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D. Zavagno, G. Caputo; What is white and what is luminous?. Journal of Vision 2001;1(3):425. doi: https://doi.org/10.1167/1.3.425.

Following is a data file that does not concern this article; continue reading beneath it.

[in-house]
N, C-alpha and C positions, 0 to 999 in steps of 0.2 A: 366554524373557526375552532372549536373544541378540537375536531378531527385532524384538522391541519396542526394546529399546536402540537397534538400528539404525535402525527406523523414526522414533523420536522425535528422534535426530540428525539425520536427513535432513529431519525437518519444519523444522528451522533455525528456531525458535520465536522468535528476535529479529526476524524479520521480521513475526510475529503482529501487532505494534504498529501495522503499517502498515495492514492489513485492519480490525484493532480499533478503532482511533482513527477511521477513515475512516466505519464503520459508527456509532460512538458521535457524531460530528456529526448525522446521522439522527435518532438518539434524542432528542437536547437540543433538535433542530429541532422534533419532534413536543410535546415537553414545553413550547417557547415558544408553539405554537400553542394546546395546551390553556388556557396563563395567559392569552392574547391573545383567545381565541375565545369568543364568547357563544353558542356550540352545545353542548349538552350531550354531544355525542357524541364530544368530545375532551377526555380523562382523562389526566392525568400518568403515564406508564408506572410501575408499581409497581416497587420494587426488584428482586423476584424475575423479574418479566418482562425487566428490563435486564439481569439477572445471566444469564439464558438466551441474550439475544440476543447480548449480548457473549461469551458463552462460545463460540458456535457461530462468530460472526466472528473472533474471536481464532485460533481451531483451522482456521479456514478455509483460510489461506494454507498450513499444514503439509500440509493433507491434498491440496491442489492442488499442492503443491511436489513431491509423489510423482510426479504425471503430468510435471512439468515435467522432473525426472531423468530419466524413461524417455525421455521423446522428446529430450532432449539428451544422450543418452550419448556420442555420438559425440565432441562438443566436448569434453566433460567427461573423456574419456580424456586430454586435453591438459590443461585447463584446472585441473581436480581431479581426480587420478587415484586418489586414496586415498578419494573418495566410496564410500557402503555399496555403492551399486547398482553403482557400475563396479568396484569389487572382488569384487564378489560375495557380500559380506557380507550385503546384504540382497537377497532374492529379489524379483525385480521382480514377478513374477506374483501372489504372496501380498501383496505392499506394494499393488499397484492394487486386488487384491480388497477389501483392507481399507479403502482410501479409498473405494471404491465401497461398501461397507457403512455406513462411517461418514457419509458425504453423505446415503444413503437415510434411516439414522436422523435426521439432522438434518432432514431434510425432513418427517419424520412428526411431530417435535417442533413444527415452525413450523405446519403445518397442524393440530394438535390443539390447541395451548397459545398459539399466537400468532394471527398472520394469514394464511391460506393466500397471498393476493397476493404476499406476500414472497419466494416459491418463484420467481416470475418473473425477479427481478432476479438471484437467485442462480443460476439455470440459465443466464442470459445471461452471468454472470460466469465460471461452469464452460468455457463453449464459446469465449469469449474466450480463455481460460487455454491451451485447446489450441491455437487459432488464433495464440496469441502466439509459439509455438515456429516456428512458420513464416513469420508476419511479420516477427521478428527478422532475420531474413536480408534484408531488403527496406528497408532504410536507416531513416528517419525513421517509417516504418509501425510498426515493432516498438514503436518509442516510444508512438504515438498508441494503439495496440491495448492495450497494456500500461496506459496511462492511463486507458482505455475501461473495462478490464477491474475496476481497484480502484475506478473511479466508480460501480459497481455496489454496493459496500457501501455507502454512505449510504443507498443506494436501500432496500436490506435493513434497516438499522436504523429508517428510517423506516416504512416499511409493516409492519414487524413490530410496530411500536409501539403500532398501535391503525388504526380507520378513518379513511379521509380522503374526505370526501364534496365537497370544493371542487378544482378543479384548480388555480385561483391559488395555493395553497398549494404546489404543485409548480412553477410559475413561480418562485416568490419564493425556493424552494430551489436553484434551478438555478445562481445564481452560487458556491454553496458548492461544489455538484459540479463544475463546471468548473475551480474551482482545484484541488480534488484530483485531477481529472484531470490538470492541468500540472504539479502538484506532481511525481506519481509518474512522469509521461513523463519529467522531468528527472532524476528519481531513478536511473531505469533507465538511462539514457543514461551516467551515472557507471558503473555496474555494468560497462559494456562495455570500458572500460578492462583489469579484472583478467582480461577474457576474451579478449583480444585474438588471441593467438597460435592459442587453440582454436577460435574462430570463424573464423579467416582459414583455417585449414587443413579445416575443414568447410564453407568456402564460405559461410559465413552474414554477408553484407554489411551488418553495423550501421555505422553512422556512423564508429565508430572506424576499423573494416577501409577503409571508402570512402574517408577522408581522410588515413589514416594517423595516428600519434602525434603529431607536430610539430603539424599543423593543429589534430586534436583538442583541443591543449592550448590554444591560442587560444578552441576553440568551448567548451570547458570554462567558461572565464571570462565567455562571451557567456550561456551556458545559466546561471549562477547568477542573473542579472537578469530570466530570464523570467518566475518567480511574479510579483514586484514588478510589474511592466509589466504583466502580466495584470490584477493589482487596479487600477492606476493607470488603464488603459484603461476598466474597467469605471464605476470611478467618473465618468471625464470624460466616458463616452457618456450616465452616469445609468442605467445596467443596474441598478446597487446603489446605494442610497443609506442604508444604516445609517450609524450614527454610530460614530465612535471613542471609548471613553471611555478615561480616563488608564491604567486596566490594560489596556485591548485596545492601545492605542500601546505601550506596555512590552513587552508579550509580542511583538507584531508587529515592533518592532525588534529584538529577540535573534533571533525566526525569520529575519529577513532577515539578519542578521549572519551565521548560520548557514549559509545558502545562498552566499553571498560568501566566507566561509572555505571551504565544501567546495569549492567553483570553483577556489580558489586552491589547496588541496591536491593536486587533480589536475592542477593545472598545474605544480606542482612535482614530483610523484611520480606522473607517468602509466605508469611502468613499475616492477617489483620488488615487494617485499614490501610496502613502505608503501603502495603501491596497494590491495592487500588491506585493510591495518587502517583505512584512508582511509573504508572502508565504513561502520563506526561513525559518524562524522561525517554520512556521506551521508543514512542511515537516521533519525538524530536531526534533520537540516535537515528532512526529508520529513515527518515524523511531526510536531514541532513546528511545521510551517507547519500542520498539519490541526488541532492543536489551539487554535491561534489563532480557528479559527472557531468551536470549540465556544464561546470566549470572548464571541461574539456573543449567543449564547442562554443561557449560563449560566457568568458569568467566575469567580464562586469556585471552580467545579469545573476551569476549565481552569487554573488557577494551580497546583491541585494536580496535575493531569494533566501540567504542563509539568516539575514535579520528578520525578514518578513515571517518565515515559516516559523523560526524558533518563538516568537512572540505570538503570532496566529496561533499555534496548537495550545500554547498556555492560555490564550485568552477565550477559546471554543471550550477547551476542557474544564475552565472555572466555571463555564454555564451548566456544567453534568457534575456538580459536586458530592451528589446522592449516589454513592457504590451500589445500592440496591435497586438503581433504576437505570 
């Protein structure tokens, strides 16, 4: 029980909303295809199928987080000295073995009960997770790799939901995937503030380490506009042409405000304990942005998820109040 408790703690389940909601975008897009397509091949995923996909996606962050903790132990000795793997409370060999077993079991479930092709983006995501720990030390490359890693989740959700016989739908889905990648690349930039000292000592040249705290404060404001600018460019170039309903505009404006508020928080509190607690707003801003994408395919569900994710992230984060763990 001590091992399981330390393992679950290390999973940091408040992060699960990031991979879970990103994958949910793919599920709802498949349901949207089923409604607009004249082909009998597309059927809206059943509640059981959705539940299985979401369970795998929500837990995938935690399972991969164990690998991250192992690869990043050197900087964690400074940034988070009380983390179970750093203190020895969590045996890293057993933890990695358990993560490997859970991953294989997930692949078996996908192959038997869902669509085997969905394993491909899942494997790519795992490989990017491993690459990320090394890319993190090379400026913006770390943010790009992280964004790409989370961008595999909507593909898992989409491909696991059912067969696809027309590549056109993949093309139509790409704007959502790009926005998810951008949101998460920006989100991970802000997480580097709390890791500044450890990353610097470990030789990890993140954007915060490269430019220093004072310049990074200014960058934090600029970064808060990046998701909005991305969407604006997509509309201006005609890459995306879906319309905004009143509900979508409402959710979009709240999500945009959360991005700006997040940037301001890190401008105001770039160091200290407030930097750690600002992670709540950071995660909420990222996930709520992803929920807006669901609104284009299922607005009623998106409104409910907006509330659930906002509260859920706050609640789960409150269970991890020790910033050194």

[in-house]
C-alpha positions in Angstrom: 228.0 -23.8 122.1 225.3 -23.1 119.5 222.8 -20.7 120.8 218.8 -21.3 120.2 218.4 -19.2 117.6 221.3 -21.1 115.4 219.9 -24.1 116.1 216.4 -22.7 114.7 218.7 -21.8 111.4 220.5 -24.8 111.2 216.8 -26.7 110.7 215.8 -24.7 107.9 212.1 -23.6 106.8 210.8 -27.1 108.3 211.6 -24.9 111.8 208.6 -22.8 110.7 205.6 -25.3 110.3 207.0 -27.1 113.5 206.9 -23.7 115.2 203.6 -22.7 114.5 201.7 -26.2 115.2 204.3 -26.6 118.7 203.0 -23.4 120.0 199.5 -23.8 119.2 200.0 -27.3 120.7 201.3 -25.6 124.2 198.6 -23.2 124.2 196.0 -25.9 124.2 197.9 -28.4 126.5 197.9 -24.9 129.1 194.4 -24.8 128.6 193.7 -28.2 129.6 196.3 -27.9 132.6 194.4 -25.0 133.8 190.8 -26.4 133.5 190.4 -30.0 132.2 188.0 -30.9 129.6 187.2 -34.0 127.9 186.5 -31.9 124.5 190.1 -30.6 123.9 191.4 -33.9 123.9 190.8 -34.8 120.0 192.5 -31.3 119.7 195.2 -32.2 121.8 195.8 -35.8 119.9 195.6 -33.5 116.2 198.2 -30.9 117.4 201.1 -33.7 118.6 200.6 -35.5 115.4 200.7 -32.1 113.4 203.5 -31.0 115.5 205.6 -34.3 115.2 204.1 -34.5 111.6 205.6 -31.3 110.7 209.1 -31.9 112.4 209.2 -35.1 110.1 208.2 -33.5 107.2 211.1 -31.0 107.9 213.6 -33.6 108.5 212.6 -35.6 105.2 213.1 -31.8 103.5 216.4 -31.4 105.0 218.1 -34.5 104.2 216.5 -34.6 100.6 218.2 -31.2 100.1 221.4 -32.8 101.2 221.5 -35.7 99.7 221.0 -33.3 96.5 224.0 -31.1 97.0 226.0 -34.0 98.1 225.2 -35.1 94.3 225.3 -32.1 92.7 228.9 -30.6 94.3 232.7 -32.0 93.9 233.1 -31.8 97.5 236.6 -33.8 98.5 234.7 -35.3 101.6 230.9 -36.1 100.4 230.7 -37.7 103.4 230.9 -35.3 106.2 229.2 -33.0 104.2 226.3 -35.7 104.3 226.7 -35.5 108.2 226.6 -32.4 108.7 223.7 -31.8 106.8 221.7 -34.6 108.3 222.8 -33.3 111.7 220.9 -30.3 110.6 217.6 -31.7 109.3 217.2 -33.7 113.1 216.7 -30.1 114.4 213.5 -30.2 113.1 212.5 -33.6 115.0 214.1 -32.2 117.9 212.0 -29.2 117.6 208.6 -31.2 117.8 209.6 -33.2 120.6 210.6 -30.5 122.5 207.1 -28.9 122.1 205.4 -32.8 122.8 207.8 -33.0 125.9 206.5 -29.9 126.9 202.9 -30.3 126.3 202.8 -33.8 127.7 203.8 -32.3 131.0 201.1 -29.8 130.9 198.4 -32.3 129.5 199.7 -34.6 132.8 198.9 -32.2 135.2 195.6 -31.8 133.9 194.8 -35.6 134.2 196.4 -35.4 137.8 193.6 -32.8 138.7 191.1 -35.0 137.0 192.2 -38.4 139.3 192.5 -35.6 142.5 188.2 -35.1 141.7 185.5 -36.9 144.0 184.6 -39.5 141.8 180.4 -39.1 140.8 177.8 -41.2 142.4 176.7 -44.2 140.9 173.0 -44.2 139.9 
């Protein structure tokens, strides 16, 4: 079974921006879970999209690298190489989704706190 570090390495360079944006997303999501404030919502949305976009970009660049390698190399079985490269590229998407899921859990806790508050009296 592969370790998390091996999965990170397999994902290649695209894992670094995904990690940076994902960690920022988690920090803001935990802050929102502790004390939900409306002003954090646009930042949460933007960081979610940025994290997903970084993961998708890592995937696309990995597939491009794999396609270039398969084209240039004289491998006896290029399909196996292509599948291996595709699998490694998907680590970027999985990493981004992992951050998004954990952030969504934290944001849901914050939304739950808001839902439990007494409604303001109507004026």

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The relationship between perceived white and perceived luminosity is investigated by means of experiments with stimuli that recall the glare effect (Zavagno, 1999). Stimuli were presented on a CRT and consisted in two equally low luminance targets (a square and a cross) seen against 3 achromatic backgrounds that differed in intensity (0.3, 3.04, 30.2 cd/m2). The experiment was divided into 3 sessions, and each session had a different level of room illumination (dark, medium, bright). Subjects performed adjustment tasks throughout all experimental conditions. The task was to adjust the luminance of the square target until it was perceived as white, and the luminance of the cross until its center was perceived as luminous. By pressing two different keys, subjects could increase respectively the luminance of the square homogeneously, and the luminance of the square center of the cross homogeneously plus the inner side of its arms, determining on the last a luminance ramp. The results can be summarized as follows: i) threshold curves for self-luminosity are similar to those observed in previous experiments (Zavagno & Caputo, 2001); ii) they are always lower than the threshold curves for perceived white; iii) there is a linear relationship between thresholds and background luminance; iv) room illumination condition did not reach statistical significance, though a tendency can be seen. The results question the hypothesis that perceived white is the anchor for self-luminosity, and support the hypothesis that luminance gradients are critical in the determination of such percept.
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